Teachers worried about Covid-19 spike ahead of school return

Teachers Covid-19 spike

Teachers worried about Covid-19 spike ahead of school return

Teachers’ unions are set to meet with their members over the next few days, following what sources described as contentious talks with Ministry of Education officials on Tuesday about planned measures for the return to face-to-face classes in two weeks.

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The heads of both the Barbados Union of Teachers (BUT) and the Barbados Secondary Teachers’ Union (BSTU) confirmed to Barbados TODAY that several issues were raised at the five-hour meeting that would require feedback from members.

Barbados TODAY understands that while there was agreement on some matters, the overall tone of the meeting with union leaders and senior education officials was a contentious one, with some persons close to the situation indicating that “February 21 will be the day that students return to the classrooms regardless of what happens”.

Among the issues discussed were the recent spike in COVID-19 infections, the capacity of schools to hold students and maintain social distancing and other protocols within the classroom setting, as well as the repair and maintenance of some school plants.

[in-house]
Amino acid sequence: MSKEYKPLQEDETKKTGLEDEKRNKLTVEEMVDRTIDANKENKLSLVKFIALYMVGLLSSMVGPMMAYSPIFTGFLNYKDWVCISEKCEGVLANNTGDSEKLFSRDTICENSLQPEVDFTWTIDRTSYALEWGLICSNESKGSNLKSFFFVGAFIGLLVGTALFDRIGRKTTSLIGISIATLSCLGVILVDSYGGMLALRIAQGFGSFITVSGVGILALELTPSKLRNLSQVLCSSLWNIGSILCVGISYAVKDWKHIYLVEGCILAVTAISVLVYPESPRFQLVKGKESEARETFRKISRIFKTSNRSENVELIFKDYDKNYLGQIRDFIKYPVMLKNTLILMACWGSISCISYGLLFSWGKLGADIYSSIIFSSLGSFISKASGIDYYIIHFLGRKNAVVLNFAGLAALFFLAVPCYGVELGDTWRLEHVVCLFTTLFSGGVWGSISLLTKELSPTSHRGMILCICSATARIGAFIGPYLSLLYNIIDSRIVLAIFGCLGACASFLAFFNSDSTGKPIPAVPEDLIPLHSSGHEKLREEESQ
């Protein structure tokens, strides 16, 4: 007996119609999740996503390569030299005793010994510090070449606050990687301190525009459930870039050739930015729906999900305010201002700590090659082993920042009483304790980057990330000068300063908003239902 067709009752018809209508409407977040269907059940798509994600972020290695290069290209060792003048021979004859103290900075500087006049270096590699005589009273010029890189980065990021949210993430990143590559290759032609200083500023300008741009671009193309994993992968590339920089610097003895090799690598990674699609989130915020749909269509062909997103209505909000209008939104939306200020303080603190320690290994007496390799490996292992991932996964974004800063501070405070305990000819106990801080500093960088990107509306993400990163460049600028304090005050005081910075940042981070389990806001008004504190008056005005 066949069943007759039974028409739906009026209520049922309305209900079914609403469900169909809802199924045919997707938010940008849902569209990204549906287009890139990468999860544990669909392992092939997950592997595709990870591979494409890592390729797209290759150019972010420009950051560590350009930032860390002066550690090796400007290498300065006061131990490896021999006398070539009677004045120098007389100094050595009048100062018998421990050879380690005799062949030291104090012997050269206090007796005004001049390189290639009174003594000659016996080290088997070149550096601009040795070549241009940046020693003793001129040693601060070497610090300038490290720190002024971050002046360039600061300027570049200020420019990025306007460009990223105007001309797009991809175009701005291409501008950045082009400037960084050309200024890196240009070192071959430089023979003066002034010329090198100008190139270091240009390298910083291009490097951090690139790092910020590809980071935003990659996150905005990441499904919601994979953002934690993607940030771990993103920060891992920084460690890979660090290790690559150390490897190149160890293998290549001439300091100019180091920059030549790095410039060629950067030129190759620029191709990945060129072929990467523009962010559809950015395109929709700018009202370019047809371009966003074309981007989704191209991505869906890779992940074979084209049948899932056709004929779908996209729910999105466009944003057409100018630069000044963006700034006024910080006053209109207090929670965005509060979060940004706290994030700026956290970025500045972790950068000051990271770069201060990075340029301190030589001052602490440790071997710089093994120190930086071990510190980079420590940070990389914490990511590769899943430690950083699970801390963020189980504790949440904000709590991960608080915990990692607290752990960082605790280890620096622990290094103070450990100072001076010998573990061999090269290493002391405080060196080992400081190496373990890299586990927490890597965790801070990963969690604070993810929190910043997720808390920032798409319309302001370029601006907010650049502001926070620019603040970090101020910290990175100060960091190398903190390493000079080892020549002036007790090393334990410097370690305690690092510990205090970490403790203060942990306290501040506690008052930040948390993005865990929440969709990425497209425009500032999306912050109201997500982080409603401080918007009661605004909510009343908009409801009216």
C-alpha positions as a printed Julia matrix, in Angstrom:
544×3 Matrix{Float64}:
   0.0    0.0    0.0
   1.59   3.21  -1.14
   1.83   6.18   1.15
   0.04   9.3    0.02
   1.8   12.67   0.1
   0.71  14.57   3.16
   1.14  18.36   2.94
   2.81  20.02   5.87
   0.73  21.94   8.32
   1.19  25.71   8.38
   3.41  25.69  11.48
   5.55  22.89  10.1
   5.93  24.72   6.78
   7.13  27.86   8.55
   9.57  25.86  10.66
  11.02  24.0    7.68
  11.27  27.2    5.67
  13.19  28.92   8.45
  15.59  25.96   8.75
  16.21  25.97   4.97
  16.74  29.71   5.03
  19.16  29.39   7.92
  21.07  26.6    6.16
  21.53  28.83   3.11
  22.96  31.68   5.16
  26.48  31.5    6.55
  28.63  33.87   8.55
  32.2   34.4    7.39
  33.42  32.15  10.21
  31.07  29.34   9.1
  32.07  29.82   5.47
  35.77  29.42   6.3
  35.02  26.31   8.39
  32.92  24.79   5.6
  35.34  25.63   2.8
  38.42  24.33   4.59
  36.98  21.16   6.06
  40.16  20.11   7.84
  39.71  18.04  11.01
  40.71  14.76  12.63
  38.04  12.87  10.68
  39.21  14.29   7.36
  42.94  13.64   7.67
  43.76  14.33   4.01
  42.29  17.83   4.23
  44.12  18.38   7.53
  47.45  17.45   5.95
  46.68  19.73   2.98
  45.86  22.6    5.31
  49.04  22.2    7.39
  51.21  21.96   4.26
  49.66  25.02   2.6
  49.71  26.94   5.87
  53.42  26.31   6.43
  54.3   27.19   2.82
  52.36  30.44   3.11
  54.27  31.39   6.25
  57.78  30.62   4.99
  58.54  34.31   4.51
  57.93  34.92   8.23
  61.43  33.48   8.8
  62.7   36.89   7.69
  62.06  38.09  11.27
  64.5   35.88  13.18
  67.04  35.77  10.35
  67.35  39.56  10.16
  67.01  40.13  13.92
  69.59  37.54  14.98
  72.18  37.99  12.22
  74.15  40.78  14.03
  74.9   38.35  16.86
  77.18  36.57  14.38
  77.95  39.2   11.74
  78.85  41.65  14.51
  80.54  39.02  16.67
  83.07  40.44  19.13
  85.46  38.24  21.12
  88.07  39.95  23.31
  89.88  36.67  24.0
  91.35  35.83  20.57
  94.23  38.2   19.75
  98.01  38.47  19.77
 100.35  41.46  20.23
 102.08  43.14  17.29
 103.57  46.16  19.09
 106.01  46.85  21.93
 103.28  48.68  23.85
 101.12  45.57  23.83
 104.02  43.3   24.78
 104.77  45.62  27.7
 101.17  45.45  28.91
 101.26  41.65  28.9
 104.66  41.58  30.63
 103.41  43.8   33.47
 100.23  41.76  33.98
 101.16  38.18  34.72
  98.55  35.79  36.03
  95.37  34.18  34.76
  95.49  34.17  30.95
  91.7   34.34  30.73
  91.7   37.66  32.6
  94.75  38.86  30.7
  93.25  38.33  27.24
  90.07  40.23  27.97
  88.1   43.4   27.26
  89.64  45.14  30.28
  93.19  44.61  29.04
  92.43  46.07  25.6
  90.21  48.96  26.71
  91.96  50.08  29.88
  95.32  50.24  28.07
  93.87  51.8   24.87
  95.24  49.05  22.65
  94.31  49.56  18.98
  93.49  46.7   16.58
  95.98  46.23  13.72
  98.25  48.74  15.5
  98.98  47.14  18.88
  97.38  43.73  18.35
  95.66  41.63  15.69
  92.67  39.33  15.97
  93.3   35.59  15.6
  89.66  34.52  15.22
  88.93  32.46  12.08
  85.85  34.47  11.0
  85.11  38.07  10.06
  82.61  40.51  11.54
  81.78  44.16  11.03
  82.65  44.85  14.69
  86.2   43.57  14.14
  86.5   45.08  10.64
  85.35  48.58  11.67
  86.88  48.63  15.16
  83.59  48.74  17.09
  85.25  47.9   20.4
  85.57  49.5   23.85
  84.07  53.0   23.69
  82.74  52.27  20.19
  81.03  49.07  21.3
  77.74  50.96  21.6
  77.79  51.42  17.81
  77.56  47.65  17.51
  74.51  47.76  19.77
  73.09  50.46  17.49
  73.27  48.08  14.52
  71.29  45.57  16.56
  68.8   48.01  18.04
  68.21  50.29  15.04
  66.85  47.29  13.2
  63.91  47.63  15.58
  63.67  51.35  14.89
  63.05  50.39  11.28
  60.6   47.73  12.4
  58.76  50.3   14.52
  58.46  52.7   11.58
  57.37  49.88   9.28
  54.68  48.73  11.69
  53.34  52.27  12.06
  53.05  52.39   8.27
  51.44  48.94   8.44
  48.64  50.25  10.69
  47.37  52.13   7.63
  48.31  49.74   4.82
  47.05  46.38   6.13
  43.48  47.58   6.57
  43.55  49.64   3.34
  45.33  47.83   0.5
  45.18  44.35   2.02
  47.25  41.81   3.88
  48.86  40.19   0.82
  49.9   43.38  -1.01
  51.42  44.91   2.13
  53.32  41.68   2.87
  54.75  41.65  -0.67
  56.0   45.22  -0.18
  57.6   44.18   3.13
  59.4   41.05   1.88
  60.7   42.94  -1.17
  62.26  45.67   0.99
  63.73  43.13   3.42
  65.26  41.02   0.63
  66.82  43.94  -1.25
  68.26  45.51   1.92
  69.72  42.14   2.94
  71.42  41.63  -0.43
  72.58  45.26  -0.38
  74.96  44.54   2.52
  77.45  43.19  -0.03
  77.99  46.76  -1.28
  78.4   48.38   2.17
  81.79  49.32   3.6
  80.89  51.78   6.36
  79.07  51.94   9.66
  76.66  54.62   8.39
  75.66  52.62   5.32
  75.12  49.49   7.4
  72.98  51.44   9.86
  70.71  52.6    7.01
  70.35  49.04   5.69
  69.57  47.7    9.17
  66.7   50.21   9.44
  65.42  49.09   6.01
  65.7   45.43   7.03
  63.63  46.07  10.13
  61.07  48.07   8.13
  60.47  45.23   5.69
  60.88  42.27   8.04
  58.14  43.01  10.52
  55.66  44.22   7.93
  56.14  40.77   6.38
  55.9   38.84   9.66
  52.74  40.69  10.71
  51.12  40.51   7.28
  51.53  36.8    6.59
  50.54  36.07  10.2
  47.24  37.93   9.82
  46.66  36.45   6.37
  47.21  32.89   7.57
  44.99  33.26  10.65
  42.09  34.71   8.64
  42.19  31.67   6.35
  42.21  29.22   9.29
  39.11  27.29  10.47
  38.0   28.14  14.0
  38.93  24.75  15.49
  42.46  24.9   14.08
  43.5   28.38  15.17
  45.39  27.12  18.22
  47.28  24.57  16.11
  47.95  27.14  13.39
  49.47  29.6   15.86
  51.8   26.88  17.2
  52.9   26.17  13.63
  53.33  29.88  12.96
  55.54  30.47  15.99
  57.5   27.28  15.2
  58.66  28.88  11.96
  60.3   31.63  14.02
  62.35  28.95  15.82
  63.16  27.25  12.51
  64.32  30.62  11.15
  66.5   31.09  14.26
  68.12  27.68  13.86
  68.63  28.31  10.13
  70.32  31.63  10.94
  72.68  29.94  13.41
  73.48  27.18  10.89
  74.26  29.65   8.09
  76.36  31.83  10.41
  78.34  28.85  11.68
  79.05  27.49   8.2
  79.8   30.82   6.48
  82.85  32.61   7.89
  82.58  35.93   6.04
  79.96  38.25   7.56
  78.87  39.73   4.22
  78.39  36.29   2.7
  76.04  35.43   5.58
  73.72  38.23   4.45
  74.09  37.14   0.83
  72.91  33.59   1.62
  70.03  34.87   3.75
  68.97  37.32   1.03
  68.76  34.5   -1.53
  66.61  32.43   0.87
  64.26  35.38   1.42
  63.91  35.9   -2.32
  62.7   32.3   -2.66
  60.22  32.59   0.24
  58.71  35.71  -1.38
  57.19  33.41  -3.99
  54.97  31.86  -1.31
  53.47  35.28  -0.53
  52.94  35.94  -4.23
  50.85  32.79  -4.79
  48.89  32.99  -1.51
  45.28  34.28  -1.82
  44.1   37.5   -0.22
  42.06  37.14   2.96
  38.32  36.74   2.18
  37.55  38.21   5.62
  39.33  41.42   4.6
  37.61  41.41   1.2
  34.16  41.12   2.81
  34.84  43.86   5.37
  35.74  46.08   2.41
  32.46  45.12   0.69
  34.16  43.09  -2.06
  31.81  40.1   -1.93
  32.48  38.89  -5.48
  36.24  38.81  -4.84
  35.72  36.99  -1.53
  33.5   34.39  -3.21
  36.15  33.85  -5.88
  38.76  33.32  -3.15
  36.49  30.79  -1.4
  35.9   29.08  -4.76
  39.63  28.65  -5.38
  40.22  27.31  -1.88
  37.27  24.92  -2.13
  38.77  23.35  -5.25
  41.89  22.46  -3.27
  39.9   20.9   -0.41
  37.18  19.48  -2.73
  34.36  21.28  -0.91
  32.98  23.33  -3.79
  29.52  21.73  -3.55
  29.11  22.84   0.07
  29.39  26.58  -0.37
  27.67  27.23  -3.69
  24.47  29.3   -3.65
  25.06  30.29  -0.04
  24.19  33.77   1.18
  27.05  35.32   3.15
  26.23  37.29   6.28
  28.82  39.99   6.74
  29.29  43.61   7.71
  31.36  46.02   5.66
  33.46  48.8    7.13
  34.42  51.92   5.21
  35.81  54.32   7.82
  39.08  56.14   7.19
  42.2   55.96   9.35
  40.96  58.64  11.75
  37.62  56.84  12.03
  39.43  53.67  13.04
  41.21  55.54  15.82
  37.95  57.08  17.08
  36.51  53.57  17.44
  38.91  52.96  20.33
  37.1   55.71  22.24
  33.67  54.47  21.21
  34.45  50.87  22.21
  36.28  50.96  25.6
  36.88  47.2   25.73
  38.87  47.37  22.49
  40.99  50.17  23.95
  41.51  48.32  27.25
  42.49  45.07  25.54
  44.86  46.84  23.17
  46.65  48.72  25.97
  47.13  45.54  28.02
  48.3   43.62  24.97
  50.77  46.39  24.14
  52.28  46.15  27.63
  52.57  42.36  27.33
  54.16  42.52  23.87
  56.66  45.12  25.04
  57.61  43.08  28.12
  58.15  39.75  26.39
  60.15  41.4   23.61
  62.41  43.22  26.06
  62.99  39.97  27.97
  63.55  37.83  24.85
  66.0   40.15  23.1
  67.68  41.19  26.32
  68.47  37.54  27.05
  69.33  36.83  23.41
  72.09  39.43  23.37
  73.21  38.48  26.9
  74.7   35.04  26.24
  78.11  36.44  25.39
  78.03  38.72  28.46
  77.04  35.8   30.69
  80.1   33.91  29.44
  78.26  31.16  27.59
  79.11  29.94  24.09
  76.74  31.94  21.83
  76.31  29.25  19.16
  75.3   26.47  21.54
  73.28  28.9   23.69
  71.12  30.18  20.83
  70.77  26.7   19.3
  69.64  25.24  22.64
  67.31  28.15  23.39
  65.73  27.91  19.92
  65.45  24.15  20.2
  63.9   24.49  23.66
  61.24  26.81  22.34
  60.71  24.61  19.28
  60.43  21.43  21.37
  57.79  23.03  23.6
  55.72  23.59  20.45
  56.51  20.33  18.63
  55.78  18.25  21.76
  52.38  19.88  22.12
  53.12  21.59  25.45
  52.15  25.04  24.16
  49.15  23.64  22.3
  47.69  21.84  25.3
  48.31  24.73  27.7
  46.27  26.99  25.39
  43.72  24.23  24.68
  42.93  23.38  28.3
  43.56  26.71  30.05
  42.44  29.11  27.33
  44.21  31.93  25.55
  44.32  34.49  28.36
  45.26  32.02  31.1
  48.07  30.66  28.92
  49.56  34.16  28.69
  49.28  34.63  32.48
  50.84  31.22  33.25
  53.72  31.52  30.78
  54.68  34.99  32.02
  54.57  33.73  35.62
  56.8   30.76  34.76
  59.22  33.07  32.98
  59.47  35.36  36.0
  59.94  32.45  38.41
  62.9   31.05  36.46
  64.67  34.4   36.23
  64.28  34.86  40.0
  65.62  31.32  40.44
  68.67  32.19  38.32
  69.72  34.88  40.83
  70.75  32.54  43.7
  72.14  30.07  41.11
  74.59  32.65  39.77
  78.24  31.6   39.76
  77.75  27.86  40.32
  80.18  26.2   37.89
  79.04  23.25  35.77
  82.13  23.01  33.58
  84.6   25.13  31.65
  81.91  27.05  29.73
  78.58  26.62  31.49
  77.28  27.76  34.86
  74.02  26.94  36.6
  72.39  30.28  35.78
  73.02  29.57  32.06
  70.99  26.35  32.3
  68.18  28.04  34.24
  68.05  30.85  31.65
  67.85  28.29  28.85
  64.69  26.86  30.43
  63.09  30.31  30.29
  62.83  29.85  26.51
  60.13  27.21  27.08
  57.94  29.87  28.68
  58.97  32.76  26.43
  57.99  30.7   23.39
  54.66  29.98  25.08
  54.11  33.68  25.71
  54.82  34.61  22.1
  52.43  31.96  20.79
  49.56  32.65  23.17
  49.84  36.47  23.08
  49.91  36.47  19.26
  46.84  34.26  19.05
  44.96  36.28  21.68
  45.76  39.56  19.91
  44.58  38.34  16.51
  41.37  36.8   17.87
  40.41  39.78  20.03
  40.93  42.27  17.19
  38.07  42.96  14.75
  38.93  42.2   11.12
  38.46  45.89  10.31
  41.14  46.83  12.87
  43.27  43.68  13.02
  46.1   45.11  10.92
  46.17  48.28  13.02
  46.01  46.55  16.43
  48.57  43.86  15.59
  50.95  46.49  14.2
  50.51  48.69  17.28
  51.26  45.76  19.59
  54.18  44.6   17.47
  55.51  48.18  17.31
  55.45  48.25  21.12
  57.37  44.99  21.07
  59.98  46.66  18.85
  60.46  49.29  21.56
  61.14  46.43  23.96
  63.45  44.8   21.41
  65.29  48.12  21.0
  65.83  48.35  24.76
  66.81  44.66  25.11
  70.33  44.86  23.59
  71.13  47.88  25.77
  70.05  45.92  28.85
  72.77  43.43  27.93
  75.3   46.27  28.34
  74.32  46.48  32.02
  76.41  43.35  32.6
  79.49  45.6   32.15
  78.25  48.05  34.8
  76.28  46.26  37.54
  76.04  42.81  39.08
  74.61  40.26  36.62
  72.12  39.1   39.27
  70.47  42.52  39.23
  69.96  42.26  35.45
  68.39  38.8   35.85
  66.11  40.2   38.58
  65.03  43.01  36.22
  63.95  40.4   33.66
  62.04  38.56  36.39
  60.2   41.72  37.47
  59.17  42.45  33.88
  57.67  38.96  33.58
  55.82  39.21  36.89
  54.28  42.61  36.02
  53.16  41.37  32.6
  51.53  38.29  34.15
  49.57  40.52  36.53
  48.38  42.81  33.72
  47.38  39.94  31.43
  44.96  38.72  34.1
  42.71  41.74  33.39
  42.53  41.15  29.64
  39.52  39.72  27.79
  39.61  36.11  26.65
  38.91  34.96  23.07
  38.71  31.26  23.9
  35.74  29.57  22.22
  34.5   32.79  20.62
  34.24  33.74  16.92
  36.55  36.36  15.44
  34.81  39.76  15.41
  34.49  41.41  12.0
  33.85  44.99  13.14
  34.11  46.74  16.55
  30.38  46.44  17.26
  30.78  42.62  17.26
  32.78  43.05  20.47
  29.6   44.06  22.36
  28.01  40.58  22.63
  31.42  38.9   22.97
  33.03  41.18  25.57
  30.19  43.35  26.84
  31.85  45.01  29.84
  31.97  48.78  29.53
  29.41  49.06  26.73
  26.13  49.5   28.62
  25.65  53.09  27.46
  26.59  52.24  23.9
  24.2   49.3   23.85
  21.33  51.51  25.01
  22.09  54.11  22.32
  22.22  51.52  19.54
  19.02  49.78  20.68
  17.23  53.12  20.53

In attendance were Minister of Education Kay McConney, Chief Education Officer Dr Ramona Archer-Bradshaw, Deputy Chief Education Officer Joy Adamson, other Ministry of Education representatives, Chief Medical Officer The Most Honourable Dr Kenneth George, Head of the COVID Monitoring Unit Ronald Chapman, principals of private and public primary schools, officials of all the teachers’ unions, and other trade unions and associations linked to education.

BUT president Rudy Lovell declined to disclose the outcome of the talks before meeting with the union’s members.

However, he expressed disappointment that after the morning consultation with union reps, education officials met with teachers from around 2 p.m.

“It was pointed out to the Minister that calling a meeting with teachers on the same day as the meeting with trade unions prevented us from having a dialogue with the membership after hearing the ministry’s position. Despite the BUT’s call, Minister of Education Kay McConney, though willing to apologise, still moved forward with the said meeting,” Lovell told Barbados TODAY.

BSTU says teachers worried measures not adequate amid COVID-19 spike  Barbados Today


Dean Nestor

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